This includes both religious schools and nonreligious schools. If they’re in the public sector, religious and nonreligious schools are treated in the same way. They all get their money and they decide to spend it on what they think best.

Clowes: So private and religious schools are part of the publicly funded school system in the U.K.?

Linden: Not exactly. Private schools are almost entirely outside the structure that I’ve described. Most of the national regulations with respect to education, such as curriculum and exams, do not apply to private schools.

However, there is a big difference between the U.K. and the U.S. in that, within the publicly funded system, there are religious schools. Roughly one-third of the schools have some religious affiliation. Most of them are Church of England or Catholic, but we do have a small number of Jewish and Muslim schools that are publicly funded.

The religious schools, for the most part, have the same relationship to the Local Education Authority and the national government as do any of the nonreligious schools. Actually, they have a little more autonomy because the governing body of a religious school includes a majority of people from the local diocese or religious foundation.

Clowes: How are the schools held accountable?

The other dimension of the reforms is that, with increased responsibilities being passed to the schools, a framework of minimum standards was passed at the national level.

A very clear intent of the reforms was to make more information available to members of the public, and so every year the government publishes performance tables which show how every school in the country did on these national assessments. Also, each school publishes a report saying what they did during the school year, including how they did on the national tests and how they did relative to the local and the national average. This comparative information is available to parents, to members of the public, and to the government.

Clowes: So these comparative assessments are the primary means of holding each school accountable?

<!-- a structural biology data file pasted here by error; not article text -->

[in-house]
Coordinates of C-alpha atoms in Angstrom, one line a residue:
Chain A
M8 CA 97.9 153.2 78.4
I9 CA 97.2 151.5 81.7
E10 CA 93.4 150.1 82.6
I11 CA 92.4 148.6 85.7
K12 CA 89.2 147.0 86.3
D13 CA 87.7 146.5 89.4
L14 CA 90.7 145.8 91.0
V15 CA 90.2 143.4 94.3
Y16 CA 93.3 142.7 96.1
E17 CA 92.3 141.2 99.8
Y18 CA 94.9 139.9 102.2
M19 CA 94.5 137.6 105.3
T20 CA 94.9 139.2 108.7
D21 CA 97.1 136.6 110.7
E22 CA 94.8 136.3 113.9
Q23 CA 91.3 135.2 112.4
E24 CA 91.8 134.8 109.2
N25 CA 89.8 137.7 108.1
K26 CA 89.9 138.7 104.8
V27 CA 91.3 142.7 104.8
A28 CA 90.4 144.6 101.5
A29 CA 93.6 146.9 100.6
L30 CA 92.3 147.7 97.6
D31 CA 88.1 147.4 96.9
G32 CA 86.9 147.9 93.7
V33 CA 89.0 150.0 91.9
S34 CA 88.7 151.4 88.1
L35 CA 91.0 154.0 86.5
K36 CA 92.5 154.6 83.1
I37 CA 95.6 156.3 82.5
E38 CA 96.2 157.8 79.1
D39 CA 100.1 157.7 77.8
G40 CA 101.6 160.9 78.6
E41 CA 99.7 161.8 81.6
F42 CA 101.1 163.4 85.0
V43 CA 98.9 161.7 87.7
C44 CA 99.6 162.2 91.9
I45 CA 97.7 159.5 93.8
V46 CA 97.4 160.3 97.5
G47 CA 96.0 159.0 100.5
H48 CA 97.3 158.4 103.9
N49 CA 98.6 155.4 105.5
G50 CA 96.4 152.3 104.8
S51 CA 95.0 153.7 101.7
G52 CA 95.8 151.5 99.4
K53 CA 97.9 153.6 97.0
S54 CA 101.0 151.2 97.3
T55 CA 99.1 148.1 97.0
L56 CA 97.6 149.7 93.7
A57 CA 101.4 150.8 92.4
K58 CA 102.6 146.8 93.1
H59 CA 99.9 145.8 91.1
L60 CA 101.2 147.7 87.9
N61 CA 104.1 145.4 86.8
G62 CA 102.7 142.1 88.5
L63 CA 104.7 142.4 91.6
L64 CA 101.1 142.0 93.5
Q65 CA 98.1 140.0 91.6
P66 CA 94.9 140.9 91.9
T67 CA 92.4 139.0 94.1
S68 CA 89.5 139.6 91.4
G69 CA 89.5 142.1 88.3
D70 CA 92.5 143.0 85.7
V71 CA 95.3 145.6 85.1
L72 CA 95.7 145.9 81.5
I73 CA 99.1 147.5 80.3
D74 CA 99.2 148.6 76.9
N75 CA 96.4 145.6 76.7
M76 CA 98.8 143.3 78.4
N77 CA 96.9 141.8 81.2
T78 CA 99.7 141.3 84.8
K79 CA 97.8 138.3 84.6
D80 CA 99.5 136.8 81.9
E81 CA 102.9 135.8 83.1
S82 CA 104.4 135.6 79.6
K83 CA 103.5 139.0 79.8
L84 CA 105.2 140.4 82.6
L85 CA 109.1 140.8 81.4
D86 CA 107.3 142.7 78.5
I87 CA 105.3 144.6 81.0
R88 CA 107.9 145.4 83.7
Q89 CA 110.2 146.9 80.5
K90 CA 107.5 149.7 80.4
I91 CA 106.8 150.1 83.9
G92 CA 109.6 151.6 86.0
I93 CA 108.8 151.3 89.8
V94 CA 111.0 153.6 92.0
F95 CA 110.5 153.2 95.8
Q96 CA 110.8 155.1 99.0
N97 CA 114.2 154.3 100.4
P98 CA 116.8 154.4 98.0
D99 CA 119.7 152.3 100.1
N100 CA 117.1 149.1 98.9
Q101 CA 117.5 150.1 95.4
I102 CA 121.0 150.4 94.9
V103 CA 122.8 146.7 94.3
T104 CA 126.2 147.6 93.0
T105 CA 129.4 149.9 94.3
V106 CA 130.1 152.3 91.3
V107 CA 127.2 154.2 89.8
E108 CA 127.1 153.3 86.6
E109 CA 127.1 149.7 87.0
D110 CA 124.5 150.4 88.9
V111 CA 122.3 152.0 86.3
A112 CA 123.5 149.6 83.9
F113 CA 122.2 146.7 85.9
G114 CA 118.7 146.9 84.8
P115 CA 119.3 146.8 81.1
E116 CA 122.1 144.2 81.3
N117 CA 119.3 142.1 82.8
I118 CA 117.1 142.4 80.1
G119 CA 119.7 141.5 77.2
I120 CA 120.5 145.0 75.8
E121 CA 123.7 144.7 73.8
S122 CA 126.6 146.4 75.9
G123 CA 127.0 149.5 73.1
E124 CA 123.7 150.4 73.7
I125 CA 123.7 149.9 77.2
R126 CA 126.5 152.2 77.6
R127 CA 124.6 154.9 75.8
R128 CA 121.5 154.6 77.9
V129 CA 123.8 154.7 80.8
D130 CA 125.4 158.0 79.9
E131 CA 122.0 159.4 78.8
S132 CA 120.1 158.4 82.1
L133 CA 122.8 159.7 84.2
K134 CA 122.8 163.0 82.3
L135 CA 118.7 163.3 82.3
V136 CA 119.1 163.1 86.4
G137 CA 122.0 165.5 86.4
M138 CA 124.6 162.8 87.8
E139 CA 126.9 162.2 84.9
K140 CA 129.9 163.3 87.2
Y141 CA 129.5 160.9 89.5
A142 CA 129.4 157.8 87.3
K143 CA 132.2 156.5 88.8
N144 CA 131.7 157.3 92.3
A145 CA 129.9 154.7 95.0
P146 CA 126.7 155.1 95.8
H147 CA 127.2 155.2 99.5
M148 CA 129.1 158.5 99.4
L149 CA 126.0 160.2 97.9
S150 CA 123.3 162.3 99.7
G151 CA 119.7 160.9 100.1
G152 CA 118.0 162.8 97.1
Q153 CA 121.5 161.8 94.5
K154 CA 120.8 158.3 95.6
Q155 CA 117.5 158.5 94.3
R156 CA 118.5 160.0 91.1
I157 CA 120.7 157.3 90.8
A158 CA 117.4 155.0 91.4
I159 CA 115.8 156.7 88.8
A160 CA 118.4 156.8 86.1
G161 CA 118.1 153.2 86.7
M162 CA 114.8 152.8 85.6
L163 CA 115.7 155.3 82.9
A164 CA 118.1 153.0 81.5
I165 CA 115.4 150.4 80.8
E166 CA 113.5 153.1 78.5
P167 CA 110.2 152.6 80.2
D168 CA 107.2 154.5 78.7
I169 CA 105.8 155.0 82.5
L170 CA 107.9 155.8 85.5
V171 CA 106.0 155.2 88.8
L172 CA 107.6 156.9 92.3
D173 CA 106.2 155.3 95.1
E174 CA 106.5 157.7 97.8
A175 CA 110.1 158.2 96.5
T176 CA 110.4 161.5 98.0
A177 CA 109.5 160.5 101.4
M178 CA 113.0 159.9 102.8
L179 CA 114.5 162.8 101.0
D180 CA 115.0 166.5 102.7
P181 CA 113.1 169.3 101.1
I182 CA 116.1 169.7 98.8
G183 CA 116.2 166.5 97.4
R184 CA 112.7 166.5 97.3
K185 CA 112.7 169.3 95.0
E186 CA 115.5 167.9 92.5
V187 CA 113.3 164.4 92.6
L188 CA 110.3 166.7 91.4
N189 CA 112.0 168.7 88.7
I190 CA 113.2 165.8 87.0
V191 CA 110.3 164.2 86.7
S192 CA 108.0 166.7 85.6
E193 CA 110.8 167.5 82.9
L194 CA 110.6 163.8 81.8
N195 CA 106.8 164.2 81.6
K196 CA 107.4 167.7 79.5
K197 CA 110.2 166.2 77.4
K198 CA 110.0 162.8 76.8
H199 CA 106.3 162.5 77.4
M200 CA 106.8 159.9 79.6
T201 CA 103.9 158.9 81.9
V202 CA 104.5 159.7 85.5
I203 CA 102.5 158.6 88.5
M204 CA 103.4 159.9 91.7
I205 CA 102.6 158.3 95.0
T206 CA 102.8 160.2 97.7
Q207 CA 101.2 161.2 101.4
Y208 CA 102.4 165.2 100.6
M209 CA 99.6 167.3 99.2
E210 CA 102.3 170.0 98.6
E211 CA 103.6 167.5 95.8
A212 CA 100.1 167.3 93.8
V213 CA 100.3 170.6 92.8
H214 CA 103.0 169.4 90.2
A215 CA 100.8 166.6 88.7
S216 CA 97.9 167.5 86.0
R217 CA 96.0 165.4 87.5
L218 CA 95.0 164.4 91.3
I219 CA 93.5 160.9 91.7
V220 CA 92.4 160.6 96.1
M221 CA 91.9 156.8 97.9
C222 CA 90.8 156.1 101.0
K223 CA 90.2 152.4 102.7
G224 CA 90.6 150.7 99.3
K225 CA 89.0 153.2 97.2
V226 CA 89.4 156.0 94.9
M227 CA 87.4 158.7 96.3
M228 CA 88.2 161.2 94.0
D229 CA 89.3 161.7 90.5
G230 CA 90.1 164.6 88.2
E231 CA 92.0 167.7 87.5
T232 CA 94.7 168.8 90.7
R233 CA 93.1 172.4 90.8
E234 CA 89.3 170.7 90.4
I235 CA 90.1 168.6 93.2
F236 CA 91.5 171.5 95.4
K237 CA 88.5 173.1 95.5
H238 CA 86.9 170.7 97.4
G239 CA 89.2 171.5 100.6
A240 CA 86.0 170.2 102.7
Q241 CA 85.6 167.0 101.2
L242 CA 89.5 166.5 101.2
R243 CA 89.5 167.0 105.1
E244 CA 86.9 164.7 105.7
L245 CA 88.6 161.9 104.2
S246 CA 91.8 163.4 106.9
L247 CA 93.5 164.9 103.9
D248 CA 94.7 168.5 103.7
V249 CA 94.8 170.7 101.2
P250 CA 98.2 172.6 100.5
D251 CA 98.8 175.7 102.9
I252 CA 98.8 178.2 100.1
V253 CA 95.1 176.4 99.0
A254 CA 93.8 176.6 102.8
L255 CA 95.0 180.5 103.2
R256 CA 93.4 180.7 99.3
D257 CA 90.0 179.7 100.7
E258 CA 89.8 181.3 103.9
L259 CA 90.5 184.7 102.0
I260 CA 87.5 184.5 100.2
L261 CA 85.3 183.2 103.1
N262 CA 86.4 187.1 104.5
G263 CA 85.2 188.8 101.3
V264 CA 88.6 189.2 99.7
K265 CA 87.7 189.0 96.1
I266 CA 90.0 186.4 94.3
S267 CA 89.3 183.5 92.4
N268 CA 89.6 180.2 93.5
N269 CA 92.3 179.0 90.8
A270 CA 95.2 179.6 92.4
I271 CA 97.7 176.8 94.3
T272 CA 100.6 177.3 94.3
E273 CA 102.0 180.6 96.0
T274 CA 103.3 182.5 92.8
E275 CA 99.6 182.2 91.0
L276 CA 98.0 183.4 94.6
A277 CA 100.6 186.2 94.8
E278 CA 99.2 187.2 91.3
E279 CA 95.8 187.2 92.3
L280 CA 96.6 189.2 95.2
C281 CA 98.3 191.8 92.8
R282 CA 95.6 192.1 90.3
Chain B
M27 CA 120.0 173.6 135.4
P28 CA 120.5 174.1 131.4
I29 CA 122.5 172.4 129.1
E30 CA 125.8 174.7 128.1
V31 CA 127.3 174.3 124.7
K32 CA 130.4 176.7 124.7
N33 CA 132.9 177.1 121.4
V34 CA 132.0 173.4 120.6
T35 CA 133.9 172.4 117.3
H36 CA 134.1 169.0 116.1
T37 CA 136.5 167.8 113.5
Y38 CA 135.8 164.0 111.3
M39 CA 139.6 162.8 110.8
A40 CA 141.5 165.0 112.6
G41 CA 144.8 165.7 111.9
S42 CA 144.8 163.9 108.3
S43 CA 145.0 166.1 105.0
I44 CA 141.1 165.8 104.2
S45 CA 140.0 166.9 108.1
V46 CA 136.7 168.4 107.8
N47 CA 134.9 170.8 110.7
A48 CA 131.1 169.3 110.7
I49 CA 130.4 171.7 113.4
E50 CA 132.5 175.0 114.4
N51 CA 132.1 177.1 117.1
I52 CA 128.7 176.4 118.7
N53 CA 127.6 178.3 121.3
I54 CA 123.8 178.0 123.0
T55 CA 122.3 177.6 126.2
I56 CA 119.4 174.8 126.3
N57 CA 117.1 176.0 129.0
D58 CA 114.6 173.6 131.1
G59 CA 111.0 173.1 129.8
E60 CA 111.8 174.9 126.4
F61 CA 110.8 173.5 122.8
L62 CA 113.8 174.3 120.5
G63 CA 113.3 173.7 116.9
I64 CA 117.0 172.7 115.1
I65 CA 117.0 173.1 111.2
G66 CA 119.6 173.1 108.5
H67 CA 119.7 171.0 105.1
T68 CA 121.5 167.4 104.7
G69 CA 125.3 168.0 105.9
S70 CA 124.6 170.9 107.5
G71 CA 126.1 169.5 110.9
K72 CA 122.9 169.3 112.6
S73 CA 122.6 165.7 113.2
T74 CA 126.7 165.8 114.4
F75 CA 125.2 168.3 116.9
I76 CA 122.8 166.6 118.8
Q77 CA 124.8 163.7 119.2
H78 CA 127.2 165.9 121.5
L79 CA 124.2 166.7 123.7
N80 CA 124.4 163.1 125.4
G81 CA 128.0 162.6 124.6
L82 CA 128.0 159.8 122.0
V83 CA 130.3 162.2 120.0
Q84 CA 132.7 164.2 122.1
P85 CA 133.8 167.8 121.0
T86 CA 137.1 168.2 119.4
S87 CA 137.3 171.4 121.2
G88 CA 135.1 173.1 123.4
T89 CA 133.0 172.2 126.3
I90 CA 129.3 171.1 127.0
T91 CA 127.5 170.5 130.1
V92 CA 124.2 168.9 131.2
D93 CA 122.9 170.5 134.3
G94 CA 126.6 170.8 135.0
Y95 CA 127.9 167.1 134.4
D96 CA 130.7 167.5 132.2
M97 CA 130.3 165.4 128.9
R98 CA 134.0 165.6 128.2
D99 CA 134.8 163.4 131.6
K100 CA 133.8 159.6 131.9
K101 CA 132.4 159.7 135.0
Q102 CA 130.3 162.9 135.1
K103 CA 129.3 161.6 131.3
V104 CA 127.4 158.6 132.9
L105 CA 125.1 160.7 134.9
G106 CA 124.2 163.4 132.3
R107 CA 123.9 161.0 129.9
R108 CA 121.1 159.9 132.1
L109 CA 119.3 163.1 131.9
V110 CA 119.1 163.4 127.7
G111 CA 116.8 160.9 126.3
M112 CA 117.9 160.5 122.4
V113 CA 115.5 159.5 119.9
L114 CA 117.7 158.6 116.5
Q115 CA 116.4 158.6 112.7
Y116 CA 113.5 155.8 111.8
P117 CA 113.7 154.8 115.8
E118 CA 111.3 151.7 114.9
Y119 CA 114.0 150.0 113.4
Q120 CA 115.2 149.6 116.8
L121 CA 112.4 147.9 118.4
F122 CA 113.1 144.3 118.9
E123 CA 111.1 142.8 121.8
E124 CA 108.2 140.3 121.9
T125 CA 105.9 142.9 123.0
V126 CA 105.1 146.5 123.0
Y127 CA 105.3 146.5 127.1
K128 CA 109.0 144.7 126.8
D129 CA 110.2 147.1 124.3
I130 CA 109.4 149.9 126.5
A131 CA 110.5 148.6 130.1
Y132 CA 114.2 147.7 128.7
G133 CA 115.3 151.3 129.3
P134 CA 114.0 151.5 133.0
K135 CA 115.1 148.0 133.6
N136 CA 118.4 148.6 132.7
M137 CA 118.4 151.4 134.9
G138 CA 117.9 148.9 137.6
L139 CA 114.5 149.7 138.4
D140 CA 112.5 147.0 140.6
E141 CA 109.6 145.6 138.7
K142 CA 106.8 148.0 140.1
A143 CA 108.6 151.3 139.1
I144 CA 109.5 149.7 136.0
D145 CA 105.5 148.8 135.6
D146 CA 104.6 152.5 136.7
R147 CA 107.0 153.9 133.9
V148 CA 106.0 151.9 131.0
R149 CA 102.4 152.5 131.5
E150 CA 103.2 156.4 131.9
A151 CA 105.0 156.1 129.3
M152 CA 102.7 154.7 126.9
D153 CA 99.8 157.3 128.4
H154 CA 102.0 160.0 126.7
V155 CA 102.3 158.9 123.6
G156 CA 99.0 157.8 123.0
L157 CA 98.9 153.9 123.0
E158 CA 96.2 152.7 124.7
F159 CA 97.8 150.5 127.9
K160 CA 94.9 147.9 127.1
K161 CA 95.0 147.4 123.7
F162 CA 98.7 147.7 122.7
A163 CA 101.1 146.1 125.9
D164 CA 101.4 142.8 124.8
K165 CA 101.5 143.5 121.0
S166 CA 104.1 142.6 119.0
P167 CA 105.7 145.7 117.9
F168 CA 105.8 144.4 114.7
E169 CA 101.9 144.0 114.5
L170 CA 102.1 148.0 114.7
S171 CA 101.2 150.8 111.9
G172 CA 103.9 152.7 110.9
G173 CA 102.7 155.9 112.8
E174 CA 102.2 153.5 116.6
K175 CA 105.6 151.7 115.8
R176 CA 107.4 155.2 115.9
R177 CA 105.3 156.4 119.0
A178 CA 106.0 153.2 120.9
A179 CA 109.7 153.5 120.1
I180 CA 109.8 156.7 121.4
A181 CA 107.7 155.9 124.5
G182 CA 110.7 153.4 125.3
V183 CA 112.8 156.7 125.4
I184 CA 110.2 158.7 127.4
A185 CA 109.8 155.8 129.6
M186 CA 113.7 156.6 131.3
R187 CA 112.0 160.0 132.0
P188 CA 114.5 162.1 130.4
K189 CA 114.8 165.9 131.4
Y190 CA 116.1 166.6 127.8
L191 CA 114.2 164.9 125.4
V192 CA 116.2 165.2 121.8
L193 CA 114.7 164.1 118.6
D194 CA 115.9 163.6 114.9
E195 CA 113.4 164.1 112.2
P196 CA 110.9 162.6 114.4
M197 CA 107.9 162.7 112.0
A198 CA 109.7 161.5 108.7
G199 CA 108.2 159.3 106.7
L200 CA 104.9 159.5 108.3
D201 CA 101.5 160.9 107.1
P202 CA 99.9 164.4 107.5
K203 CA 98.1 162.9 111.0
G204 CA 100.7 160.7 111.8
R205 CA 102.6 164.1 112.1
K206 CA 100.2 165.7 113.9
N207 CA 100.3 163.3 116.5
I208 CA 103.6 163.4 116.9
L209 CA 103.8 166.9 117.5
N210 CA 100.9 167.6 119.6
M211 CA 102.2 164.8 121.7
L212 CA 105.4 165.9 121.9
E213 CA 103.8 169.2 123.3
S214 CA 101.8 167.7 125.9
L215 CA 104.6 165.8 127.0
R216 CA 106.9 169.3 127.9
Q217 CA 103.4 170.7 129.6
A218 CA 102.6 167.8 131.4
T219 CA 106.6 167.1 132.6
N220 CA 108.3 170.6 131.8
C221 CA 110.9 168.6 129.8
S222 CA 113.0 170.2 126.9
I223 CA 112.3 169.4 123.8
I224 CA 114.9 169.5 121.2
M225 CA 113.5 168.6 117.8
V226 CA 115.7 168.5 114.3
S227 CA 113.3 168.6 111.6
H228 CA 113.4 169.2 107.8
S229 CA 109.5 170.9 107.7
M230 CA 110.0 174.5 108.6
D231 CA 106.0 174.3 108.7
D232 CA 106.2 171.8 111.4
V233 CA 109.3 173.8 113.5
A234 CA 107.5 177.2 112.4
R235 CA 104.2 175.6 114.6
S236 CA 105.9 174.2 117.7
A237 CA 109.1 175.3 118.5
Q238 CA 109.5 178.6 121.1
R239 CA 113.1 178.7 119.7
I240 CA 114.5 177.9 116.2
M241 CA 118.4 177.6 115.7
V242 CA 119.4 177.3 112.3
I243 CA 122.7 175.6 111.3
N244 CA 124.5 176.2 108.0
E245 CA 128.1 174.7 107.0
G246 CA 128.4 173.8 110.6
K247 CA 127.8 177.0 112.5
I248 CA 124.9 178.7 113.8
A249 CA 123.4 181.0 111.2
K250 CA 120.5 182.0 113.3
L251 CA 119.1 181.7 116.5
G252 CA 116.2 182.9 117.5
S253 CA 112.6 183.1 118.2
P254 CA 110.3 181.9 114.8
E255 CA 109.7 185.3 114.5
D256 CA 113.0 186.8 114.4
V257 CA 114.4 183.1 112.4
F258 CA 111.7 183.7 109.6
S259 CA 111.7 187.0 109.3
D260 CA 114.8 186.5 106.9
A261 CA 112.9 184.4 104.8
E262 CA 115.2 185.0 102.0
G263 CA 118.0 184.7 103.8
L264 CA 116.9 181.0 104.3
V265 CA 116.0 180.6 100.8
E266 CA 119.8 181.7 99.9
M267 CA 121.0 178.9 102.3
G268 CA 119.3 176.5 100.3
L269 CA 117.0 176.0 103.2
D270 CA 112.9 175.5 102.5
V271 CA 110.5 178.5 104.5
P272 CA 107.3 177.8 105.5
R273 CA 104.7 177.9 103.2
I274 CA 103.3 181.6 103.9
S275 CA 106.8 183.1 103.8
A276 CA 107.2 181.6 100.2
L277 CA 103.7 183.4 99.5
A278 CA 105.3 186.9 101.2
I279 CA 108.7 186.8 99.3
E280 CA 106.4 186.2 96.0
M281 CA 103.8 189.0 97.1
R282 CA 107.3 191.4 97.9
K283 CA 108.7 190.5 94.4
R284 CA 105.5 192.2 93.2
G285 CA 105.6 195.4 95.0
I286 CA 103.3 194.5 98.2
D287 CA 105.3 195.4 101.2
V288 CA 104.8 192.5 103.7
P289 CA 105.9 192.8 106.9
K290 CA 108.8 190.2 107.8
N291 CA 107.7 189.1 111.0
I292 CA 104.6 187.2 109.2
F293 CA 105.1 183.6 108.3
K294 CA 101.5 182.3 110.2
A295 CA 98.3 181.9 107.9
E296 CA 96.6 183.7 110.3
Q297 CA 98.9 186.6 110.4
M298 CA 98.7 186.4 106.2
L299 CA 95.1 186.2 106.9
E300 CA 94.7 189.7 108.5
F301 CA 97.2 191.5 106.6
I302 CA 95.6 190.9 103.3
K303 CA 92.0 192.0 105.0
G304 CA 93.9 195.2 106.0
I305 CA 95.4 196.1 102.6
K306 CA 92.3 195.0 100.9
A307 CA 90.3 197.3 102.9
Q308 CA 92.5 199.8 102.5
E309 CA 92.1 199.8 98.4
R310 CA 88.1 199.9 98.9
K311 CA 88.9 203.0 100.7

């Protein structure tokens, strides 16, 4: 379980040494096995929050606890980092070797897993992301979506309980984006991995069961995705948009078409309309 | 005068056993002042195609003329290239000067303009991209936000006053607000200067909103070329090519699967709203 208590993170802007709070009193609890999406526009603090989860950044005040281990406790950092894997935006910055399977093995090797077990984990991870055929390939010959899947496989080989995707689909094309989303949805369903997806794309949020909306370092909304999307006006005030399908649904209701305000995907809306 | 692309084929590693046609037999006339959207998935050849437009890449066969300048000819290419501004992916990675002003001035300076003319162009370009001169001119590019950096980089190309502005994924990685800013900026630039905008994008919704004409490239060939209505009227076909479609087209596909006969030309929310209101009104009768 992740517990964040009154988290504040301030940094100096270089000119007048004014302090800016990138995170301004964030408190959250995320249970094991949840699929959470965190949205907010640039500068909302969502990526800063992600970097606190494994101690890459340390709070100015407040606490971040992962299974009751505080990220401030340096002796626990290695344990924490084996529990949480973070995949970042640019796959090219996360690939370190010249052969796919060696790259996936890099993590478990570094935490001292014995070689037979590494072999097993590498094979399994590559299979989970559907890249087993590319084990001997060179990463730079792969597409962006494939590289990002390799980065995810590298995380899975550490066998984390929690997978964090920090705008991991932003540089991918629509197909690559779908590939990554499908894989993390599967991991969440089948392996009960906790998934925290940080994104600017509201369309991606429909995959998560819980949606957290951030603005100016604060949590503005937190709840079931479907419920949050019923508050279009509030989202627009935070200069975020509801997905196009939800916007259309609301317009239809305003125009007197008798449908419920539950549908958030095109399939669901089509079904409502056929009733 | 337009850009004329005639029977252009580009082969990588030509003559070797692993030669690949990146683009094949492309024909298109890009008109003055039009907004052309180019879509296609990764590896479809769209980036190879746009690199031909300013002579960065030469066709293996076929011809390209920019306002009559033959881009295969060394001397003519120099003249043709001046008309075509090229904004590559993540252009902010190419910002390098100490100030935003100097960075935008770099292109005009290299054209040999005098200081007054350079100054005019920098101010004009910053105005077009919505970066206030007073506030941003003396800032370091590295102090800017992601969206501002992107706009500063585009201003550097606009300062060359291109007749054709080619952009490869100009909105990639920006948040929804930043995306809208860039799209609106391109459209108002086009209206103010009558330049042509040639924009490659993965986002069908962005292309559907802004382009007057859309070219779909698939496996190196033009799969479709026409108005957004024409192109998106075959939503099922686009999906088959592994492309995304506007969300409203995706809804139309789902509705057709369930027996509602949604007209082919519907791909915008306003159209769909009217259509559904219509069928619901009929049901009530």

Linden: That’s a very important accountability, but there are also two other accountability measures.

In addition to the performance tables and the report from the school, we have a national system of school inspection. Every publicly funded school is subject to an external inspection, where education professionals go into the classrooms and rate the educational performance of the school: what are the children learning, how well are the teachers teaching, are the parents involved, and so on. They produce an inspection report and, within a specified time, the school must respond with an action plan, explaining how it’s going to address the weaknesses that have been identified. And since these are all public documents, the inspection is another important accountability.

And the third accountability for each school is that we have school choice. Within the public system, parents can choose to send their children to any school and the funding follows the pupil. Most of a school’s budget is determined by the number of pupils it has, and so it needs to attract parents and it needs to retain the students that are there.

Our experience has been that parental choice is an important driver in some areas, particularly in urban areas. Obviously, if you’re in a rural area with only one school within striking distance, it’s not a major accountability tool. For most of the country, it’s the other accountability ratings that are the stronger drivers–the national performance tables, the school report, the inspection report, and the action plan. They, and publicity about them, give parents the information they need to ask the right questions.

Clowes: Speaking of drivers, what was the driving force that brought about the reforms?